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complete access and special features. You will need to decide if $7 to $10 per month is a good value. Our local schools use ABCMouse because teachers like the progress reports. Our daughters love the 24x7Digital “Teach Me” apps, although the activities remind me of worksheets. It might be that the familiar format from school works well for the girls. The complete suite from preschool through third grade is $7.99, and there are no monthly fees. The apps feature progress reports and reward the children with virtual stickers. My wife and I do set strict limits on screen time, preferring hands-on activities. This might seem strange for two technical parents, but our girls spend a lot of time using iPads at school. We bridge the gap between technology and lived experiences, teaching our daughters how technology helps us. Our children were born into a world in which everyone around them stares at screens, so the real challenge is teaching them to use technology wisely, not obsessively. The iPads at school have taught our girls to touch every screen they see. When nothing happens, they are perplexed. They see that Mommy and Daddy use their computers for eight or more hours a day, working in our home offices. Naturally, they want to do whatever we are doing. My wife and I spend a fair amount of time using Adobe Create Cloud software. The girls watch as we manipulate images and text on our screens without touching the screens. Paint programs are great transitional tools that teach how to use various input devices. Many of the free paint programs are good for children, including TuxPaint and Paintbrush. Cloudpaint is a free web alternative, too, for a retro experience. Microsoft Paint was always fun on Windows. To my surprise, the girls love typing games. is a free site that offers games and activities. The girls

prefer commercial apps for typing, which I consider overpriced. Mavis Beacon is $40, and we’ve settled for running an old DOS copy I had on CD via an emulator. The DOS graphics look funny to the girls and we saved $40 for now. Our oldest is entering first grade and likes to type stories. She uses Apple Pages to create her digital books, which impresses me. She knows how to change the text and add basic shapes to pages. She has also discovered how to drag photos onto a page. I’m glad the girls know that computers are for more than games. The girls know that we select recipes, crafts and science projects from Pinterest. We have located worksheets similar to the ones used by their teachers, which the girls like to complete. I was never one for worksheets, but they love “playing school” and completing the activities. They also know that we use online tools to plan our family adventures. At the start of summer, we sat down with our daughters to plan local trips. We have mapped where to find parks, museums and historic places. Although we are fortunate enough to take several trips this year, most summers we have to stay close to home. Within an hour’s drive there are many things we can do, from nature walks to studying local history. Using map applications, we study where places are compared to home. The girls are learning to follow the arrows and dots on our Subaru’s navigation system and compare the screen to the printed maps that we take on trips. We look at images when planning trips, too. We discuss what we will see when we arrive and why the places are important. The 6-year-old joined me in Washington, D.C., during a Memorial Day business trip. Before leaving home, we studied the various museums online to select which places she wanted to visit. She selected the Smithsonian Natural History and Air and Space museums. She also watched a virtual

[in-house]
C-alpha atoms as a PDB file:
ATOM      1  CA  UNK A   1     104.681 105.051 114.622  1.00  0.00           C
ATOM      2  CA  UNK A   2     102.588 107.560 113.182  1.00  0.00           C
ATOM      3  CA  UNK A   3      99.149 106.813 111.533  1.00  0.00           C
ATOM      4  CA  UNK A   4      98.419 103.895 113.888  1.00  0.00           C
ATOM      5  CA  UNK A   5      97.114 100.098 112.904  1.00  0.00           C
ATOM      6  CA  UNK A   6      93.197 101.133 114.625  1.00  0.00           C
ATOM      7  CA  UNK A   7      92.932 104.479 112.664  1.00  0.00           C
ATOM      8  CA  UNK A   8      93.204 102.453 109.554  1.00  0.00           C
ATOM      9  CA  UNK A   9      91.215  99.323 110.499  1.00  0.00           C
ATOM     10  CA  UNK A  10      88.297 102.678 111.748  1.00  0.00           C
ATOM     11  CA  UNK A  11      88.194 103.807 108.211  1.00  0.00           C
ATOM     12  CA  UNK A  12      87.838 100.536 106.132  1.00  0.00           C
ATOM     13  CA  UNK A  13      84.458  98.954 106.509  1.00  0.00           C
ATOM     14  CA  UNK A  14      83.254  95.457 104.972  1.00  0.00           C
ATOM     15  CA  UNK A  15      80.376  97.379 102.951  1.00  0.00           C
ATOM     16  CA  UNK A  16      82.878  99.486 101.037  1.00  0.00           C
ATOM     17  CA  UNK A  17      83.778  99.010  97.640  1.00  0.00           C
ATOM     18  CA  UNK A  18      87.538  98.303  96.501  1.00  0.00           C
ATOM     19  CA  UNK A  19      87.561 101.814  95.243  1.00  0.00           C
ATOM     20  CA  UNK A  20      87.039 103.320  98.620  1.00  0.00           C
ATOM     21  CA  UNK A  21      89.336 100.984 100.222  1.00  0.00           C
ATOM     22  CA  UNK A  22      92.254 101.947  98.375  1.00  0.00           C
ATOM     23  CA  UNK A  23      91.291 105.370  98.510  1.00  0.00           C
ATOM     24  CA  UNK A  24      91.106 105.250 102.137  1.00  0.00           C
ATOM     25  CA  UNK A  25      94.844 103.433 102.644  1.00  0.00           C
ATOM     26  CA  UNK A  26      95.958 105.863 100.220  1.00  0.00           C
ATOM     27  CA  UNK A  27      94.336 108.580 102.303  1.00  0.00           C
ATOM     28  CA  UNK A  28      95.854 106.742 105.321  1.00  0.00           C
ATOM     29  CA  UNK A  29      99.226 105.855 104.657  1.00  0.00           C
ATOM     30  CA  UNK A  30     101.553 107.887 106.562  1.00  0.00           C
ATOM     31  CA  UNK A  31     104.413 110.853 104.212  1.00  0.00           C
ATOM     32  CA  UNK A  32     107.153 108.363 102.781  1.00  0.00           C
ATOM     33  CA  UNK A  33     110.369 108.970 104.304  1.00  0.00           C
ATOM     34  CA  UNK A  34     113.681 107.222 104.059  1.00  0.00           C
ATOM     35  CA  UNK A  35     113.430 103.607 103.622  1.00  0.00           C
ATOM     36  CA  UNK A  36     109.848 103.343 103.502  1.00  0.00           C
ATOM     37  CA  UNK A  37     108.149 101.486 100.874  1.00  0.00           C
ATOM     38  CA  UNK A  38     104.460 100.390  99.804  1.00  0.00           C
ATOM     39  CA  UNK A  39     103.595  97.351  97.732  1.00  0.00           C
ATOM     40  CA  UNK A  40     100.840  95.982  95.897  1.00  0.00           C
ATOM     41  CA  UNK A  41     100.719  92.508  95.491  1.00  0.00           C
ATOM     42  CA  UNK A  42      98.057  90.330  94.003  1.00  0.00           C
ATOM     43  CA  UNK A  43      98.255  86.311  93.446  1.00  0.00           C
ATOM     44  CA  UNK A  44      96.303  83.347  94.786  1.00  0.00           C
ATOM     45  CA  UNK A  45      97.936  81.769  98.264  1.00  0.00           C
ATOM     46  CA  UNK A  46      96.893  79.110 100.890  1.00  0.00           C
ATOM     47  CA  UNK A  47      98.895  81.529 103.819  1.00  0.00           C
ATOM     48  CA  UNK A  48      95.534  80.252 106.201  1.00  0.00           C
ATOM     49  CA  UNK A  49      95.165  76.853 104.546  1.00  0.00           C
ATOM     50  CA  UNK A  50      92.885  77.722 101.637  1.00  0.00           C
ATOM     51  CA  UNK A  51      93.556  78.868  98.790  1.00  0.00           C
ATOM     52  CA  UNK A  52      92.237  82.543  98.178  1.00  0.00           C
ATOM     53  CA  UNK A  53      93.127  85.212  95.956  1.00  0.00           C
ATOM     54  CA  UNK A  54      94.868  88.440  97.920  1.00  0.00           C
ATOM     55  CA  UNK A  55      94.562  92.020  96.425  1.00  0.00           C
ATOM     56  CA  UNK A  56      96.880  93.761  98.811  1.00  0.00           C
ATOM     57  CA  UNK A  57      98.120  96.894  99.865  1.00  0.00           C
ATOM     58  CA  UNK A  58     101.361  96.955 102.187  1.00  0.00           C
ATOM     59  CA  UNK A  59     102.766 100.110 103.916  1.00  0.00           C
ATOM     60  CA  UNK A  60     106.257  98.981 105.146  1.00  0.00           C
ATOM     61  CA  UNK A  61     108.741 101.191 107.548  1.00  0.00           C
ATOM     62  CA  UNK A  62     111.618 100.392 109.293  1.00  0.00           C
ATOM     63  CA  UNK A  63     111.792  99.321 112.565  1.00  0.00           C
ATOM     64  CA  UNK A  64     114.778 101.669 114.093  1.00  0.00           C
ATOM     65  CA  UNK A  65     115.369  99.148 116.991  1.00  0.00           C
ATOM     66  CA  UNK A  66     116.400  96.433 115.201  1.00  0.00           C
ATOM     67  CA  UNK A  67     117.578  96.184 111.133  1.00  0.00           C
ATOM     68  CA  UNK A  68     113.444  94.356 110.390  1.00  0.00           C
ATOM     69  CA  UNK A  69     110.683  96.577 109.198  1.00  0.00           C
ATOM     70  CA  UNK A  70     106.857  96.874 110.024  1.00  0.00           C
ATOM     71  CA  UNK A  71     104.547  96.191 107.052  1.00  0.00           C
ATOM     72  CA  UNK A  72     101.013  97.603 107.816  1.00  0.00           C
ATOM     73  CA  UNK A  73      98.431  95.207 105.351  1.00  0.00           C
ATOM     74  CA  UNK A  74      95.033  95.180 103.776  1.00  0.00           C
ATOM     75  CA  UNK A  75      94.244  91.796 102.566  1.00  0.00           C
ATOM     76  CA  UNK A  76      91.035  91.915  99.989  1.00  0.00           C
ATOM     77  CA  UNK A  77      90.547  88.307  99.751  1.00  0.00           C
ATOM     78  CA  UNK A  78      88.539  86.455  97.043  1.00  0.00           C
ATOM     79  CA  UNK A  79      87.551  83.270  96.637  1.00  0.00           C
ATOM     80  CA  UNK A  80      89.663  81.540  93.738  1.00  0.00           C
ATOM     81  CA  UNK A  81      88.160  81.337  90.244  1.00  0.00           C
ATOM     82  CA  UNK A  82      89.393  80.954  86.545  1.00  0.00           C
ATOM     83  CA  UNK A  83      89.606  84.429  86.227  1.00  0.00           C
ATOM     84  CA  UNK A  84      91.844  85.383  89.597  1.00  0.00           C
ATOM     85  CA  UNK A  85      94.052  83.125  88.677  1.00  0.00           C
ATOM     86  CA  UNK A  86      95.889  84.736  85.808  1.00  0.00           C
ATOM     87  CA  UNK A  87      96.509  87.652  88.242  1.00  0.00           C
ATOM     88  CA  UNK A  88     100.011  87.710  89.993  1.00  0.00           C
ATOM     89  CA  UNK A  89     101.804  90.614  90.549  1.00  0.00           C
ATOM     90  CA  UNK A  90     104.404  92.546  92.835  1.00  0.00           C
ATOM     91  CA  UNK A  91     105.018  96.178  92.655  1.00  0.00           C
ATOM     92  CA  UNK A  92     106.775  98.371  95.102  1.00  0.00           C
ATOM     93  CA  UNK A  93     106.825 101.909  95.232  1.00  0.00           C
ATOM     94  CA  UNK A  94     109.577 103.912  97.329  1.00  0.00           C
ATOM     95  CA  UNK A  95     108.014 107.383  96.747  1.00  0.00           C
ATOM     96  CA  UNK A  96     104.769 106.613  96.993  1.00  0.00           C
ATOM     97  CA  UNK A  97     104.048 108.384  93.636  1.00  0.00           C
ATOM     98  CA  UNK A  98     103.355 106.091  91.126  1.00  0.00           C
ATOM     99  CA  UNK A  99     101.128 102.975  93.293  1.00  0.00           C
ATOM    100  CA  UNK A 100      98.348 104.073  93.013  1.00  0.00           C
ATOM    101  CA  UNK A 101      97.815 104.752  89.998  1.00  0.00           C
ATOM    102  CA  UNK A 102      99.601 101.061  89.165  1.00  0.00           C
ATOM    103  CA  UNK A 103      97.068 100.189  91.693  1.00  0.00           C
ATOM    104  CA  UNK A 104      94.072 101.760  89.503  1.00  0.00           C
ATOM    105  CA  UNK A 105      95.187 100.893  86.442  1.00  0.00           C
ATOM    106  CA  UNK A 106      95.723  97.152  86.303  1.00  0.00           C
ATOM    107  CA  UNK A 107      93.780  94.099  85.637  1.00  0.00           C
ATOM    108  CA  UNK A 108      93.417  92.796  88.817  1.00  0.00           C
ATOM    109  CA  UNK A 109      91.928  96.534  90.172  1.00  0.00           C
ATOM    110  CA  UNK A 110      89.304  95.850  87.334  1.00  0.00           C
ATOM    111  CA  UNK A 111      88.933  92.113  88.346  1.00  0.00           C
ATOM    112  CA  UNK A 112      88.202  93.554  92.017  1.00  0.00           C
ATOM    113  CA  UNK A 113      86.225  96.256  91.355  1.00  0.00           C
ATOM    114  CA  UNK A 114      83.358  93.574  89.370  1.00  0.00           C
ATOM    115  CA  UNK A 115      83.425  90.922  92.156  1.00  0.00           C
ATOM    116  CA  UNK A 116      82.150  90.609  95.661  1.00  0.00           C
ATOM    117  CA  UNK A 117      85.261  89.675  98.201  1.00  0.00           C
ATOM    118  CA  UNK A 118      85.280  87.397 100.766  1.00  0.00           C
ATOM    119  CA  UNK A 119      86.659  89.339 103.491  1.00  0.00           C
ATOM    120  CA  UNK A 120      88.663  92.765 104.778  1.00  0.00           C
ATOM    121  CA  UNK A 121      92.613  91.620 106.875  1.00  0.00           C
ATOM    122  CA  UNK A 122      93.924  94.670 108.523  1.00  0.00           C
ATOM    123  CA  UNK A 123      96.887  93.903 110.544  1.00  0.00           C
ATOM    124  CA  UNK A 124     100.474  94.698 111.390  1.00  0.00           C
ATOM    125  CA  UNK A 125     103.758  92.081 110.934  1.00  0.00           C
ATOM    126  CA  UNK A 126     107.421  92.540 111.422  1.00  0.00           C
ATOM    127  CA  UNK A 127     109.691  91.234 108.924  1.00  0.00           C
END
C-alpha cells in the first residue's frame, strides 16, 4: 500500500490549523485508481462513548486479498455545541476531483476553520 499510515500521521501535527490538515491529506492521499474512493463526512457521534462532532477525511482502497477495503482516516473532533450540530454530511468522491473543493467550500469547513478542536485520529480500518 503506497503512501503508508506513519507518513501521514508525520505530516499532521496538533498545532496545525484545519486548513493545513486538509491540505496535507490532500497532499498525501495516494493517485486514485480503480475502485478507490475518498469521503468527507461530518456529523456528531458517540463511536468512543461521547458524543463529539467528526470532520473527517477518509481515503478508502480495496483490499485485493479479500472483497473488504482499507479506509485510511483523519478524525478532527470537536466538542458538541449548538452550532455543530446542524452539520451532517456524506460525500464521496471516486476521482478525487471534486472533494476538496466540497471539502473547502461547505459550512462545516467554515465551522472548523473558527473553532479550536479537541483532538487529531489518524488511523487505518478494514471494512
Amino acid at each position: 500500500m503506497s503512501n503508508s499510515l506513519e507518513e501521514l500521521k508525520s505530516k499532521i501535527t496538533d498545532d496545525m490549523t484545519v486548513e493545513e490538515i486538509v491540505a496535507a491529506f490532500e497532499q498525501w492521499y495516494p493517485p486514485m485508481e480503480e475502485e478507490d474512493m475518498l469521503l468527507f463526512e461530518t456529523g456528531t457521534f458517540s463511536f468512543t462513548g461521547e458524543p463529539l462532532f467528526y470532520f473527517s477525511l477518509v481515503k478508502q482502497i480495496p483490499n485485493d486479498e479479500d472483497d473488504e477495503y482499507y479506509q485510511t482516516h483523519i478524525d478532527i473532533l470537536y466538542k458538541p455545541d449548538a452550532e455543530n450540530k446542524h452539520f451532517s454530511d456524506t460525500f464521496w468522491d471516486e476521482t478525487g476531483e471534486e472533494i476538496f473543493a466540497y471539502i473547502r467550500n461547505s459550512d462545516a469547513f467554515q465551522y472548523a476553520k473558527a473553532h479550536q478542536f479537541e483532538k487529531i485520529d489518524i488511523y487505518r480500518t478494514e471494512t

tour and selected a tour bus. We visited the museums and talked a lot about everything we saw in the nation’s capital. Trips to significant places reinforce history, science, geography and other academic subjects. This summer, our daughters will travel from coast to coast, seeing many places and learning along the way. The Smithsonian museums offer tablet apps for Android and iOS devices. You can use these apps anywhere, for free. Many great museums from around the world offer such apps. At the Smithsonian, you can scan QR codes to learn more about exhibits for an interactive experience ( They now plan trips we might never take, dreaming of trips around the globe. We can visit the Louvre, thanks to a virtual tour created by YouVisit ( louvremuseum). Our virtual summer school balances computer time with hands-on activities. From watching how to make putty in the kitchen to planning family trips, we incorporate technology naturally into the learning experiences.